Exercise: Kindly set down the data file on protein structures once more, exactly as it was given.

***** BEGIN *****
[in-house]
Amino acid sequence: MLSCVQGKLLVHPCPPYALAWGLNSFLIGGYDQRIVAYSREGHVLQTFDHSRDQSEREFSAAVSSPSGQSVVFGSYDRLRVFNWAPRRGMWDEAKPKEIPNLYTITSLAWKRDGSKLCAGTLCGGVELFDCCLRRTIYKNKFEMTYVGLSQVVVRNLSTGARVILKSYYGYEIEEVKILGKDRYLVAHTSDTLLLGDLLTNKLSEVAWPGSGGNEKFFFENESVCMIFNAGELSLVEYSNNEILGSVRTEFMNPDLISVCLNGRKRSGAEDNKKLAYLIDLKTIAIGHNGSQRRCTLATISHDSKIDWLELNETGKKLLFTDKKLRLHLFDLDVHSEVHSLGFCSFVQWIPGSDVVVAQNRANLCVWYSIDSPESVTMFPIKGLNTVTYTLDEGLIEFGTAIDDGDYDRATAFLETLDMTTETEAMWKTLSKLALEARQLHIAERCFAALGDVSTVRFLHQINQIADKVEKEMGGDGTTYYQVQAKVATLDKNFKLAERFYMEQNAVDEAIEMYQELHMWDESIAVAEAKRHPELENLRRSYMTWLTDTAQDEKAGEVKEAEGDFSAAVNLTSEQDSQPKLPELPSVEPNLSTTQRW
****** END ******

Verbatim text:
[in-house]
Amino acid sequence: MLSCVQGKLLVHPCPPYALAWGLNSFLIGGYDQRIVAYSREGHVLQTFDHSRDQSEREFSAAVSSPSGQSVVFGSYDRLRVFNWAPRRGMWDEAKPKEIPNLYTITSLAWKRDGSKLCAGTLCGGVELFDCCLRRTIYKNKFEMTYVGLSQVVVRNLSTGARVILKSYYGYEIEEVKILGKDRYLVAHTSDTLLLGDLLTNKLSEVAWPGSGGNEKFFFENESVCMIFNAGELSLVEYSNNEILGSVRTEFMNPDLISVCLNGRKRSGAEDNKKLAYLIDLKTIAIGHNGSQRRCTLATISHDSKIDWLELNETGKKLLFTDKKLRLHLFDLDVHSEVHSLGFCSFVQWIPGSDVVVAQNRANLCVWYSIDSPESVTMFPIKGLNTVTYTLDEGLIEFGTAIDDGDYDRATAFLETLDMTTETEAMWKTLSKLALEARQLHIAERCFAALGDVSTVRFLHQINQIADKVEKEMGGDGTTYYQVQAKVATLDKNFKLAERFYMEQNAVDEAIEMYQELHMWDESIAVAEAKRHPELENLRRSYMTWLTDTAQDEKAGEVKEAEGDFSAAVNLTSEQDSQPKLPELPSVEPNLSTTQRW